Matthias Le Brun
@bloodyowl
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What is the option type, and what does it solve?

2019/02/10

Most popular languages right now have a particular value called null, which represent the deliberate absence of a value (JS also has undefined, which pretty much works the same but has a slightly different purpose).

With that in mind, most statically typed functional languages don't have a concept of null. They express it using a variant type. This particular type can be seen as a little container that wraps a value (or no value), and is generally called option or maybe.

The type itself

It looks like the following:

type option('value) =
  | None /* meaning no value */
  | Some('value) /* meaning one value of type `'value`*/

'value here is what we call a type parameter, and it enables types to be «generic»: it lets you or the language inference to refine it later.

let isMyself = fun
  | Some("Matthias") => true
  | Some(_) | None => false;

Here, the function will have the following signature:

let isMyself: option(string) => bool;
                  /* ^ see? it got filled! */

These type parameters enable us to create generic abstractions over types. We can for instance create a map function for options:

let map = (opt, f) =>
  switch (opt) {
  | Some(x) => Some(f(x))
  | None => None
  };

This function can be used for any option! Let's look at the inferred signature:

let map: (option('a), 'a => 'b) => option('b);

This reads as:

  • we have a map function
  • it takes an option containing a value of type a
  • it takes a function that takes a value of type a and returns a value of type b
  • it returns an option containing a value of type b

As another exemple, here's a flatMap function for options:

let flatMap = (opt, f) =>
  switch (opt) {
  | Some(x) => f(x)
  | None => None
  };
/* let flatMap: (option('a), 'a => option('b)) => option('b); */

What option solves

let item = array.find(item => item === undefined || item.active)

This code will return:

  • an object if an item with a truthy active field is found
  • undefined if an undefined item is found
  • undefined if nothing is found

As a result, we're unable to know in which case we are if we receive undefined as return value.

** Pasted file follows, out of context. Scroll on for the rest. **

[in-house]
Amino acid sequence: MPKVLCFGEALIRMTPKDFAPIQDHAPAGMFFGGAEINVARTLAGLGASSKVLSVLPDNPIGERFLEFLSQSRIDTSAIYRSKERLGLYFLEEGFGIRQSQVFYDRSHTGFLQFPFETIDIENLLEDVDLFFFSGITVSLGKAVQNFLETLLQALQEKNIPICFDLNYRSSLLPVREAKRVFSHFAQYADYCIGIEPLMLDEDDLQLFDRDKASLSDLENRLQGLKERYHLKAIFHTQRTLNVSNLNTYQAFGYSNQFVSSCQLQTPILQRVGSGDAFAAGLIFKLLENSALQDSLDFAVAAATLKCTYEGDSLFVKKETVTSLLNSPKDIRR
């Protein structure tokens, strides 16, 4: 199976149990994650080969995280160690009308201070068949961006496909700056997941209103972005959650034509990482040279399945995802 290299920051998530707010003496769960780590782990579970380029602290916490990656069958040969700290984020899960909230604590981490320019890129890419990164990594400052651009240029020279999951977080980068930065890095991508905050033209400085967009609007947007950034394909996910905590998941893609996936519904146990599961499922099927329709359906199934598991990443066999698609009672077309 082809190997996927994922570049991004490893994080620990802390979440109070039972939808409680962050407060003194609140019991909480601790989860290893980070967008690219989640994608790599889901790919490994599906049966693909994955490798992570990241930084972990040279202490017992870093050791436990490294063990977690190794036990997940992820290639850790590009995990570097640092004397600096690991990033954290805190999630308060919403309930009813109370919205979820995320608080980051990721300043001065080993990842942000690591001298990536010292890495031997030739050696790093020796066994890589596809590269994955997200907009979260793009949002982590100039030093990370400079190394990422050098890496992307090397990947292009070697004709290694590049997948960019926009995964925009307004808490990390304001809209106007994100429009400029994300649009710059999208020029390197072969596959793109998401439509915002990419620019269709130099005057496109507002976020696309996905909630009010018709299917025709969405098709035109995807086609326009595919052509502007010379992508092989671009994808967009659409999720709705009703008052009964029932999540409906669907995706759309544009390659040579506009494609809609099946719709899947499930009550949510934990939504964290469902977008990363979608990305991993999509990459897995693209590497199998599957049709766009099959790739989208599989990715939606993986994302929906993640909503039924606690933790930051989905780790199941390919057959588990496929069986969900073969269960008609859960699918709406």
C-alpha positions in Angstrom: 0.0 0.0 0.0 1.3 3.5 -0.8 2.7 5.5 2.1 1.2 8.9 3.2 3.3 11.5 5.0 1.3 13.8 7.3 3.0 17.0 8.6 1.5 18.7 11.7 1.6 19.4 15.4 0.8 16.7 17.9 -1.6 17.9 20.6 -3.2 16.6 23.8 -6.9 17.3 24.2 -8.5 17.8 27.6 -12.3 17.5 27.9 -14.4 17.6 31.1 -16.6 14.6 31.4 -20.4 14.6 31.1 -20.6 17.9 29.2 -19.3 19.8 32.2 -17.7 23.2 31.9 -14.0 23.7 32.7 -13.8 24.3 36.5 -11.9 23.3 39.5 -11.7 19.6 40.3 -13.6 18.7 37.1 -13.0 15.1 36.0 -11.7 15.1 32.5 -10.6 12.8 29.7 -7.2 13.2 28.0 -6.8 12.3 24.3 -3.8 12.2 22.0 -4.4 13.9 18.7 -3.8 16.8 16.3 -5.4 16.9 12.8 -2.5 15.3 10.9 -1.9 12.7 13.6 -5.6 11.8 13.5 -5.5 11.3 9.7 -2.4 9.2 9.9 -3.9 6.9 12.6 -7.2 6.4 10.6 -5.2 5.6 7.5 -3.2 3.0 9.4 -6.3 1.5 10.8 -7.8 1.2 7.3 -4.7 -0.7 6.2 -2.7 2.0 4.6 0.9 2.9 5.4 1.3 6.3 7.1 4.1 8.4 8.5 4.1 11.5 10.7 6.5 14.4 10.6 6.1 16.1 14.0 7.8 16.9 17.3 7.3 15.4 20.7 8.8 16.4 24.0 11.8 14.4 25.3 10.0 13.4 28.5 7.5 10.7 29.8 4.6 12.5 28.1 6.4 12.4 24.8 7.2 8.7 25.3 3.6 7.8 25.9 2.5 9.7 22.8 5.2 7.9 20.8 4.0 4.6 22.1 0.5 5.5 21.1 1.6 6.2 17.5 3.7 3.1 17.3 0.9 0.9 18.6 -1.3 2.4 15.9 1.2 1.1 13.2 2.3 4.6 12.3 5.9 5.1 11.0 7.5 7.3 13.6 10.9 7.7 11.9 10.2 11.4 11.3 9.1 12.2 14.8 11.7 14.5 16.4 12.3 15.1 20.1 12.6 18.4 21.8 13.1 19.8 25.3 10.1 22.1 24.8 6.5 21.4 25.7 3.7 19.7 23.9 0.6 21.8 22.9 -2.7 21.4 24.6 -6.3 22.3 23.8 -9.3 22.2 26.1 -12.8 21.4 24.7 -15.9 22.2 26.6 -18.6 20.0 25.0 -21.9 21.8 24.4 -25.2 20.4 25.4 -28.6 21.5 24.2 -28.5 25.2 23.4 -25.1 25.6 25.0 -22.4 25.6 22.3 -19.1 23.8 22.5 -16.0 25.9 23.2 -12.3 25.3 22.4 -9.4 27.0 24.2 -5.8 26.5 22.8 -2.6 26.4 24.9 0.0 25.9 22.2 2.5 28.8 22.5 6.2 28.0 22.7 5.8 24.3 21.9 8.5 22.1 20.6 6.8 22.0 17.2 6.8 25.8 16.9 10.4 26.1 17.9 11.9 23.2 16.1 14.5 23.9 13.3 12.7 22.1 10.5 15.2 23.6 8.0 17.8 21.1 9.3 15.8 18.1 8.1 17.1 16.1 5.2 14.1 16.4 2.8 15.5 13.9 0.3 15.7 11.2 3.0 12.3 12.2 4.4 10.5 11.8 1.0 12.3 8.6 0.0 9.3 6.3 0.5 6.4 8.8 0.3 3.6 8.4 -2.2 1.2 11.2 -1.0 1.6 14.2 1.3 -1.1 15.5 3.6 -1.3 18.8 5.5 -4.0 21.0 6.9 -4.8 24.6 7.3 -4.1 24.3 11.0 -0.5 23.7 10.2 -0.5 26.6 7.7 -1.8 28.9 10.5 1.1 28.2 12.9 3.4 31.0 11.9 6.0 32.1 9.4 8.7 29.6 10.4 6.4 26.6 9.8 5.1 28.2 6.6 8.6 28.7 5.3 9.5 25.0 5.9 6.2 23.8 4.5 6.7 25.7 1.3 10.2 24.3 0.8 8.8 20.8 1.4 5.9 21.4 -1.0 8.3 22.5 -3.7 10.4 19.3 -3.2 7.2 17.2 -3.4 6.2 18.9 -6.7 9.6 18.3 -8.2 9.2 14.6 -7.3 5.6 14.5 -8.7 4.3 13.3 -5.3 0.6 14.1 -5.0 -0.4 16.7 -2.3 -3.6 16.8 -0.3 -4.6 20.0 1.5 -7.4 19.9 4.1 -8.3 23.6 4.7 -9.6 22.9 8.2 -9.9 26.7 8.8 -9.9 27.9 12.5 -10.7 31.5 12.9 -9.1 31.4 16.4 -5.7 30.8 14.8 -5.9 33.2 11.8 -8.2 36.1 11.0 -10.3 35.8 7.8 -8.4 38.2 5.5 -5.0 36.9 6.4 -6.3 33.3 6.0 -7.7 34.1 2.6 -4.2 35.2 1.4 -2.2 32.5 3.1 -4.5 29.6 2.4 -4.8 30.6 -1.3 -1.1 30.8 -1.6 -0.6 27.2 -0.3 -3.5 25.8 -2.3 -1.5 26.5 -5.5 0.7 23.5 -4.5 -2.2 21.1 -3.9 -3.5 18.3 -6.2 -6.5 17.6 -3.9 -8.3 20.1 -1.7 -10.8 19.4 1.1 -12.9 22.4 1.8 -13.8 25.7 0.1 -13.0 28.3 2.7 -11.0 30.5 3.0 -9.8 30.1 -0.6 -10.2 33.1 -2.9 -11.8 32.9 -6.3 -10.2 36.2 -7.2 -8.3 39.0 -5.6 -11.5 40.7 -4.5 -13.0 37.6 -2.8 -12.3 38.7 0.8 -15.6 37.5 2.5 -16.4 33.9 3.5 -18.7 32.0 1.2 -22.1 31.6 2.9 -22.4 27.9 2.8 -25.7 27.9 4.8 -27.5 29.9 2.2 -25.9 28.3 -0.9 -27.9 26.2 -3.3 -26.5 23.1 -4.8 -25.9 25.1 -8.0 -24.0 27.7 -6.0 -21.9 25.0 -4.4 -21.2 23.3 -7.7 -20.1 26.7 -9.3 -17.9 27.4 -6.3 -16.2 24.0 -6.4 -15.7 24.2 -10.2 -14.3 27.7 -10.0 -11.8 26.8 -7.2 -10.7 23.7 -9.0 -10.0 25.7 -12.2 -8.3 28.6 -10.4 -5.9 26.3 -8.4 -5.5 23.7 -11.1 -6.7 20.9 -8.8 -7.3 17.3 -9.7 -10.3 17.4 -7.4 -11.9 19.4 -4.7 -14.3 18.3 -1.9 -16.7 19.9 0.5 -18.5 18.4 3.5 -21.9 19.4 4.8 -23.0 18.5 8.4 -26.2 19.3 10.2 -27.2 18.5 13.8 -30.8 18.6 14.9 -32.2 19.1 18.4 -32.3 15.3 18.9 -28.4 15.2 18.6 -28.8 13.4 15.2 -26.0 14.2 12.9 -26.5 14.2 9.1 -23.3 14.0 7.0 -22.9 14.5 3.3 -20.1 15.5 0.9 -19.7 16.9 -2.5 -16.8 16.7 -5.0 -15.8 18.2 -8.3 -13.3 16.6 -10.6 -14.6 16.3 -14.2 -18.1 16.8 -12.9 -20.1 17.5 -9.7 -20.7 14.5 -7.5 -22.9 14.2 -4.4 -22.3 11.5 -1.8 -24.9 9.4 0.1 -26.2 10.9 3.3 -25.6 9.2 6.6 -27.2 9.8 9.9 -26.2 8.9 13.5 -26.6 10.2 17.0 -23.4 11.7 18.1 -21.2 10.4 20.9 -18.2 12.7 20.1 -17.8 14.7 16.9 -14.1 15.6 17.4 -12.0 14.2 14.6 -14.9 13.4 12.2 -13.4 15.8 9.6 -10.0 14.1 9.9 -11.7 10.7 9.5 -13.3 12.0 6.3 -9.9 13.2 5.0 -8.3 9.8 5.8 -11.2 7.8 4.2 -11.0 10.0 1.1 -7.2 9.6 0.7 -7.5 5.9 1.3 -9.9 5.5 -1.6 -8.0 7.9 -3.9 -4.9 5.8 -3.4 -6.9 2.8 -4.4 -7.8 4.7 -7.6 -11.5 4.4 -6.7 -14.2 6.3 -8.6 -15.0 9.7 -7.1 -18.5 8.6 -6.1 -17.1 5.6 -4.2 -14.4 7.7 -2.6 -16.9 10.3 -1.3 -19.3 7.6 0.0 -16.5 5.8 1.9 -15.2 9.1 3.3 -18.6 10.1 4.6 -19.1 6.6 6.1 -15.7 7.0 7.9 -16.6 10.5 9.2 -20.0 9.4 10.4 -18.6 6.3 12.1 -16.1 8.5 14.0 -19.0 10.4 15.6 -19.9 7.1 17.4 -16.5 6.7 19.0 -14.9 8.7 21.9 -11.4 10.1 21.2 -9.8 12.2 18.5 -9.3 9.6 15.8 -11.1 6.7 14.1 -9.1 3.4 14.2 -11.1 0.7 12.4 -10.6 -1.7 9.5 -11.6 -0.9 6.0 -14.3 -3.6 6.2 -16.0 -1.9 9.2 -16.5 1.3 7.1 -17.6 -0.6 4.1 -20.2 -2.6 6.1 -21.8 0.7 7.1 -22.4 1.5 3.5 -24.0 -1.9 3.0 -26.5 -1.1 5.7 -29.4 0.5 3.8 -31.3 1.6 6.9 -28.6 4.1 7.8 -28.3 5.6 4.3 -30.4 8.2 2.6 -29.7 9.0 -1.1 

Please note that the problem would've been the same with null values in the array and some library find function that'd return null.

If we want to actually be able to differentiate the last two cases, we'd be forced to use another function, findIndex:

let index = array.findIndex(item => item === undefined || item.active);
if(index == -1) {
  // not found
} else {
  // found
  let item = array[index];
}

That looks bulkier, and that's because the find function in this context doesn't give you enough information: the undefined is «swallowed», and you need to deduce it yourself using some extra-logic (here, the index where the item is found, because it returns -1 when it doesn't find anything).

The option type solves this problem quite elegantly. Where null replaces the value, option wraps it: it's a container.

/* getBy is the equivalent of find */
let item = array->Belt.Array.getBy(
  fun
    | None => true
    | Some({active}) => active
);

First, array has the following type:

let array: array(option(value));

And getBy the following one:

let getBy: (array('a), 'a => bool) => option('a);

Let's replace the type parameter by the refined type so that we can see what we'll get:

let getBy:
  (
    array(option(value)),
    option(value) => bool
  ) => option(option(value));

item, the return value, will therefore have the following type:

let item: option(option(value));

It's an option of option of value. This means we can extract what actually happened from the return value:

  • if the result is Some(Some(value)): we found a value with a true active field
  • if the result is Some(None): we found a value that's None
  • if the result is None: we didn't find anything
Copyright 2019 - Matthias Le Brun